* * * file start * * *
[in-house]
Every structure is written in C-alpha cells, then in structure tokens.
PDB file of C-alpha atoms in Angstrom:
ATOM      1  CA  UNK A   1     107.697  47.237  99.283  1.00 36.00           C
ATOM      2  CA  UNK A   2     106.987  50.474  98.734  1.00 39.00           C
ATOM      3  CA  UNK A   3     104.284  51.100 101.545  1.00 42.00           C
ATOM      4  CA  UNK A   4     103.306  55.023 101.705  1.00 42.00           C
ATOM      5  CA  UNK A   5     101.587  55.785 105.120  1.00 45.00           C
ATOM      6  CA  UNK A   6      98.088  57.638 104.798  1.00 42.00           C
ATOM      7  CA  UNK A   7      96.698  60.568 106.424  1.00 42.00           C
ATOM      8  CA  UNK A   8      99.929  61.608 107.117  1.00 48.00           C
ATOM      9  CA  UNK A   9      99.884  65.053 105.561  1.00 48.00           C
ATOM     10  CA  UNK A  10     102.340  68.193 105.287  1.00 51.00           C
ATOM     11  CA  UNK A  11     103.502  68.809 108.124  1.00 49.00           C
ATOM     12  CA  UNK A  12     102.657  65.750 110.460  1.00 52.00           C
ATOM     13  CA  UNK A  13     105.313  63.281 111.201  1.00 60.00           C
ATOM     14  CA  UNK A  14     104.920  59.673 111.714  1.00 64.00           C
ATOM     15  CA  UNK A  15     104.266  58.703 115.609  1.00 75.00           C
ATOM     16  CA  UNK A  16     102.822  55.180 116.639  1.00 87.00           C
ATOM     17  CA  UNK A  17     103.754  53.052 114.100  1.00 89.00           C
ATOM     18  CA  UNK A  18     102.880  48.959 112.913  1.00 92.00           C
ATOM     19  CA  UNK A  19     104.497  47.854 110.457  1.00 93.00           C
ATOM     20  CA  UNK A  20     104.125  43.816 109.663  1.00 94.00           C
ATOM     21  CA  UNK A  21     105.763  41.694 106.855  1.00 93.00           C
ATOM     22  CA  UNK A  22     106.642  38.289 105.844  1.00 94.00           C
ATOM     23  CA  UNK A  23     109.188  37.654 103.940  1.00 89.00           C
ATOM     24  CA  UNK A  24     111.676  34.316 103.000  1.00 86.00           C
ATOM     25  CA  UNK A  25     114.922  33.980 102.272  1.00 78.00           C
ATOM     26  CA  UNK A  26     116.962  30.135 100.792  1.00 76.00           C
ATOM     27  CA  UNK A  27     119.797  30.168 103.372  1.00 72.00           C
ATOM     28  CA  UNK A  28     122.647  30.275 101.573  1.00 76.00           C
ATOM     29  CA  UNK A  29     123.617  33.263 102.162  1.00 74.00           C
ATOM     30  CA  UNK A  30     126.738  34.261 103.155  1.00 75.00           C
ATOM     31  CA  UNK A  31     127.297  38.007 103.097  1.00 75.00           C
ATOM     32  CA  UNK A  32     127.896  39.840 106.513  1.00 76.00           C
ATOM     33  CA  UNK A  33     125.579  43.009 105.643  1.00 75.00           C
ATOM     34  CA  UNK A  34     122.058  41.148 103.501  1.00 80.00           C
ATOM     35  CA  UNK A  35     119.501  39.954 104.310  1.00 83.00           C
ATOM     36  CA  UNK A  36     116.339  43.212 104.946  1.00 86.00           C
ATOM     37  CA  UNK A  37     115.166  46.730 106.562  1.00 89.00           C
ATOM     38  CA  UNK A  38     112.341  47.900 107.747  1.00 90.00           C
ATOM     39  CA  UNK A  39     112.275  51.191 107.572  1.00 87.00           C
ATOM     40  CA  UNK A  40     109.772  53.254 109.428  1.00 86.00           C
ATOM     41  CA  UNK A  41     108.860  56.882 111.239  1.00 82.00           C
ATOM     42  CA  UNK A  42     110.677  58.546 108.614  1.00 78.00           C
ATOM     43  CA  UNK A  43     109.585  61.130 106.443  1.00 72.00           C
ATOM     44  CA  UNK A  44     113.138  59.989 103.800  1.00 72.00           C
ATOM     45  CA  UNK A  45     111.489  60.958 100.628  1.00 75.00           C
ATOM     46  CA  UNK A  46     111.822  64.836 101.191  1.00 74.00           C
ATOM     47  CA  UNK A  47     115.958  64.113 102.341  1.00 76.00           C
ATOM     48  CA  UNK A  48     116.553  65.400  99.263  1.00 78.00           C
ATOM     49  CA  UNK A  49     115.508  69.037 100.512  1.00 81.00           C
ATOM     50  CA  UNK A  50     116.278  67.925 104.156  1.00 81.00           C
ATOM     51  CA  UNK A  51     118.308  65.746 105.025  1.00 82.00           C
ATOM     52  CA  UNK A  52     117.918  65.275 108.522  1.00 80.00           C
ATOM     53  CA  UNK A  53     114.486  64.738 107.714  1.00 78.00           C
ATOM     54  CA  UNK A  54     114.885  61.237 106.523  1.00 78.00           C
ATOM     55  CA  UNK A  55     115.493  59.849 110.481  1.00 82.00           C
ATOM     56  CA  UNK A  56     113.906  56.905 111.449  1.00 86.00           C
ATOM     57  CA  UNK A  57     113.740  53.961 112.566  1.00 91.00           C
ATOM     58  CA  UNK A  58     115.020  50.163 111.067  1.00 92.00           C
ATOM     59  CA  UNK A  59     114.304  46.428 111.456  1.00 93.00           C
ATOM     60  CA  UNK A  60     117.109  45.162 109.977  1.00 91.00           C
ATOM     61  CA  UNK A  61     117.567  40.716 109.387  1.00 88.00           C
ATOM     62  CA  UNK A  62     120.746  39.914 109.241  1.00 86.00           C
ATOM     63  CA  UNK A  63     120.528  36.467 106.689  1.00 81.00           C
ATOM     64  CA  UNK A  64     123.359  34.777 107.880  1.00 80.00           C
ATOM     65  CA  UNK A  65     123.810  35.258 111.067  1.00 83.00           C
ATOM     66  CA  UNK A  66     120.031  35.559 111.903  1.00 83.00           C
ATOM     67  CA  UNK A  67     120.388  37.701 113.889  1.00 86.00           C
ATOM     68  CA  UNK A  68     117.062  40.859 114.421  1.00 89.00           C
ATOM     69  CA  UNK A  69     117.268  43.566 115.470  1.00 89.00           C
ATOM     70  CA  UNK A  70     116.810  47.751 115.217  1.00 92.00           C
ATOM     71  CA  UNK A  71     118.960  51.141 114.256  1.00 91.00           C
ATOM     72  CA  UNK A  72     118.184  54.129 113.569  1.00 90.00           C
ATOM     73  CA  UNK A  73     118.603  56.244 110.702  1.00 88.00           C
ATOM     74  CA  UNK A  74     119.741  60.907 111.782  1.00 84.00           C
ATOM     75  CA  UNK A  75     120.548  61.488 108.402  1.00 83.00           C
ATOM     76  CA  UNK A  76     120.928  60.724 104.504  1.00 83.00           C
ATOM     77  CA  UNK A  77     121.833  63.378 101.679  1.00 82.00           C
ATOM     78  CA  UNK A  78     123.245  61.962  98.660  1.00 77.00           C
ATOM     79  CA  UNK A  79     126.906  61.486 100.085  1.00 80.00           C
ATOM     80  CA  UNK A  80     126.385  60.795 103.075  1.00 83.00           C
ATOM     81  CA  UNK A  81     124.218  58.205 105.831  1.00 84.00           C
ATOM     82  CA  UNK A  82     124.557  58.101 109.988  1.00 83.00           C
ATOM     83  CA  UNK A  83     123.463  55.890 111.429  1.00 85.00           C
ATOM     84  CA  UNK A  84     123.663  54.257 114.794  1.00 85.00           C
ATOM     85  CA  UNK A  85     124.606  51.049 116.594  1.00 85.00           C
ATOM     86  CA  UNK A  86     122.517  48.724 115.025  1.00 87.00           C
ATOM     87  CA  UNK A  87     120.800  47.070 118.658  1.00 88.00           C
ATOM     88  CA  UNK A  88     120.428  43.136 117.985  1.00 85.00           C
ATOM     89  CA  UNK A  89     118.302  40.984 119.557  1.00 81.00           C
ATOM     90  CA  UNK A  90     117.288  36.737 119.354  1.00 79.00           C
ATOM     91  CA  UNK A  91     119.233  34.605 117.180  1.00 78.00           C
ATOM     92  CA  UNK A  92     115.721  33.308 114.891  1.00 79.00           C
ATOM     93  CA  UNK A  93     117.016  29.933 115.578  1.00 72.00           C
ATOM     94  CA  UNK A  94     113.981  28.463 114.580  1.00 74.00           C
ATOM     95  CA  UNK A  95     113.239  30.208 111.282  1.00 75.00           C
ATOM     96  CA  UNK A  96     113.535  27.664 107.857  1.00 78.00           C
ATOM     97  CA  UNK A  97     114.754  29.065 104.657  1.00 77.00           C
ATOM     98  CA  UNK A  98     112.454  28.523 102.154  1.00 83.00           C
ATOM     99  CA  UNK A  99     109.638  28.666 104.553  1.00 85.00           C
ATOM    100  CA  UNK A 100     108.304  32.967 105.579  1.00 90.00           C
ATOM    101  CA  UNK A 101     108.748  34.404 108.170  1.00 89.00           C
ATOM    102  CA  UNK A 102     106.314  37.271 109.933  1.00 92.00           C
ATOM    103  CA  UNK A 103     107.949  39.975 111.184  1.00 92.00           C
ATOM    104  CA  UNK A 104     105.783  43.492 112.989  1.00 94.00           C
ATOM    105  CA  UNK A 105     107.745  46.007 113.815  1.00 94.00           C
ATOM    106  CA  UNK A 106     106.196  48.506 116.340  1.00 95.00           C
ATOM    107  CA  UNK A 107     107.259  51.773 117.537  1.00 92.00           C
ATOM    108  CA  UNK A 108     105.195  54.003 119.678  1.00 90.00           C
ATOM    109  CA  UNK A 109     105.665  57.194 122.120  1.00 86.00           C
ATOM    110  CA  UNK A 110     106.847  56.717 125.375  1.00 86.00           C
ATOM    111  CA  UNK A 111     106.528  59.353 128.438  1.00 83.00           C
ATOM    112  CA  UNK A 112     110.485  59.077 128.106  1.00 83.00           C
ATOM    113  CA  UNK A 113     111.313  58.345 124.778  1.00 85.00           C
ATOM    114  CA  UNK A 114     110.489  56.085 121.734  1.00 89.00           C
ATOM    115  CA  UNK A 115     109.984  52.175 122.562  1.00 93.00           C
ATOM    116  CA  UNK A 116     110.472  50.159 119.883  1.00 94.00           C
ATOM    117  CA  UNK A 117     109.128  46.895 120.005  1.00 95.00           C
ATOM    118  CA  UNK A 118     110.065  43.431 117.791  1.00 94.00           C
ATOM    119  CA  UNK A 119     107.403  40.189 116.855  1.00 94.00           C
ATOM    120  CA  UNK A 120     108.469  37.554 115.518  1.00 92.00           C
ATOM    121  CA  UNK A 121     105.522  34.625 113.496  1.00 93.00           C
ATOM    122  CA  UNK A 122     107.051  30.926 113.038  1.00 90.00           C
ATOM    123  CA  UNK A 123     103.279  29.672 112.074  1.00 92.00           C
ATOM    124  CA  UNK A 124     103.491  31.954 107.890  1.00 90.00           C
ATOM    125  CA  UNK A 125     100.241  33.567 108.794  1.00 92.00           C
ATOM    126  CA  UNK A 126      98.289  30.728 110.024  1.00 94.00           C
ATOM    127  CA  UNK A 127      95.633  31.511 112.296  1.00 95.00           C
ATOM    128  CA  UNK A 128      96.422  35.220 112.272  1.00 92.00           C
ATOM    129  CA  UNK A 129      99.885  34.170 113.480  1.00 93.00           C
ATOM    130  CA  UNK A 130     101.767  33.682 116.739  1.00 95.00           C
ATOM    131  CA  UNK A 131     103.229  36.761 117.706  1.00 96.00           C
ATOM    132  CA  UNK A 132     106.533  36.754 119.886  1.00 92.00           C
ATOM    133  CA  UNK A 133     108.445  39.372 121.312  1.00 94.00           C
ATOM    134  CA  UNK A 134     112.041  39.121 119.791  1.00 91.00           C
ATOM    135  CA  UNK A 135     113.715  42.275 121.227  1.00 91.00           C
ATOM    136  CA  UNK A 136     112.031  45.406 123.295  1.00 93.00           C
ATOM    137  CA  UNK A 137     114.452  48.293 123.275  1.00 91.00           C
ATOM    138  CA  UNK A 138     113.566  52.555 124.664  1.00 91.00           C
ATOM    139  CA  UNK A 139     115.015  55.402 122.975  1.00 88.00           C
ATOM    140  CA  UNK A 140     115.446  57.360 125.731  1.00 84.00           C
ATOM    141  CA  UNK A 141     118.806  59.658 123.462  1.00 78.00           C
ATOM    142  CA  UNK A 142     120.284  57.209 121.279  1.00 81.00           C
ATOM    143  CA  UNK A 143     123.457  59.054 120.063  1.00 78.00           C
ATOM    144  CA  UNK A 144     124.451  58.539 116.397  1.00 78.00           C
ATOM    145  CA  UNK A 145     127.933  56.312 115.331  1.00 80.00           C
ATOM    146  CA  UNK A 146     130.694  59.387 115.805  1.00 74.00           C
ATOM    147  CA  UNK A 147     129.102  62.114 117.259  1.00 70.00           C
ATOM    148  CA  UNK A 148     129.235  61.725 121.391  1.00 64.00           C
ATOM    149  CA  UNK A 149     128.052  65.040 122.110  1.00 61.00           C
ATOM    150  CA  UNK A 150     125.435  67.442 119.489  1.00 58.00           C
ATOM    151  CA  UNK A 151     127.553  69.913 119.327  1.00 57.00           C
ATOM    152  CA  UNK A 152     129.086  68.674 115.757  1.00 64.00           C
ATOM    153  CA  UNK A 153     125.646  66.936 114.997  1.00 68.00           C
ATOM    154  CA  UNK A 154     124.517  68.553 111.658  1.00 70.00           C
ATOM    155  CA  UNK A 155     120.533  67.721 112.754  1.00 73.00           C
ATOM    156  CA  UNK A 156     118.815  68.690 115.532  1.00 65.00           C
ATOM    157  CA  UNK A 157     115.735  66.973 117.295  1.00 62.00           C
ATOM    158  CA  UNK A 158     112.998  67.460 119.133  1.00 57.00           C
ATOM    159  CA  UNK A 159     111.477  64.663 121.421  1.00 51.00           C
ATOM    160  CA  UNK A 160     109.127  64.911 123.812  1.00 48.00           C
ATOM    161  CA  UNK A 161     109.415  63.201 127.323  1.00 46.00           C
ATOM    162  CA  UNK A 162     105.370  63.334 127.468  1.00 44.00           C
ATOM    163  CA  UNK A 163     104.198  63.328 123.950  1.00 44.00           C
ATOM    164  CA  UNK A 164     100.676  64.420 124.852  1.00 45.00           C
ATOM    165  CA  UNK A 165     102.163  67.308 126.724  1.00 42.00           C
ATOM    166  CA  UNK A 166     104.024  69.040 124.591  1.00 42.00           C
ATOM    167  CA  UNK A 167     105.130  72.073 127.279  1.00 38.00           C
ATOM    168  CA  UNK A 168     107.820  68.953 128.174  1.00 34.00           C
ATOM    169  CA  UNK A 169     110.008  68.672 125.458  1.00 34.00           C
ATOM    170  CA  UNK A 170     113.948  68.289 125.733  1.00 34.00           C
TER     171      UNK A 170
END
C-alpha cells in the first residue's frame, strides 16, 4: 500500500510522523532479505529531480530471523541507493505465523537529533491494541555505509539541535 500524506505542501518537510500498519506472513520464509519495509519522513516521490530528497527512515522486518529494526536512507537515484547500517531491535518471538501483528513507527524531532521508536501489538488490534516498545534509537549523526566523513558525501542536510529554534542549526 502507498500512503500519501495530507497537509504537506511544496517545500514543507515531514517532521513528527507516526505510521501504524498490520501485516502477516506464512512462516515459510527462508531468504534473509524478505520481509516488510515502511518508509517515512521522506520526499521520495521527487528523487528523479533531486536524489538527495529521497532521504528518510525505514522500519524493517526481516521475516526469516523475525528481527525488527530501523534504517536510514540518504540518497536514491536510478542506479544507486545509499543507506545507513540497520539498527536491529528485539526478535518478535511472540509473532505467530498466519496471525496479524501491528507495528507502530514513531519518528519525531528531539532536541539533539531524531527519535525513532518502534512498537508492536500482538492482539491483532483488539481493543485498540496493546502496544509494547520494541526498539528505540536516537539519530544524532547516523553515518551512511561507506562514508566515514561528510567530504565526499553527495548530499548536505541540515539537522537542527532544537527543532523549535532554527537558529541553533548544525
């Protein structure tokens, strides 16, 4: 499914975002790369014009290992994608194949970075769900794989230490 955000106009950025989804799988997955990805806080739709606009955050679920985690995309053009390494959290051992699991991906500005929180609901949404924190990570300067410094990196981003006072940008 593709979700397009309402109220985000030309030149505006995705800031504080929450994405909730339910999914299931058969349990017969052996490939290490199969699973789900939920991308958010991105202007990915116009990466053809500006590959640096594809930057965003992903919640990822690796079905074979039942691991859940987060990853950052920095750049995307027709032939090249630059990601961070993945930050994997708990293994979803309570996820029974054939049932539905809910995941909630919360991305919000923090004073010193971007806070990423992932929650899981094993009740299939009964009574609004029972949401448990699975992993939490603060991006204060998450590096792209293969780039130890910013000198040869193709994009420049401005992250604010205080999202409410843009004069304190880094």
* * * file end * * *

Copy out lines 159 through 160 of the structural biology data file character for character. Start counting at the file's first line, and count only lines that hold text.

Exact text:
ATOM    156  CA  UNK A 156     118.815  68.690 115.532  1.00 65.00           C
ATOM    157  CA  UNK A 157     115.735  66.973 117.295  1.00 62.00           C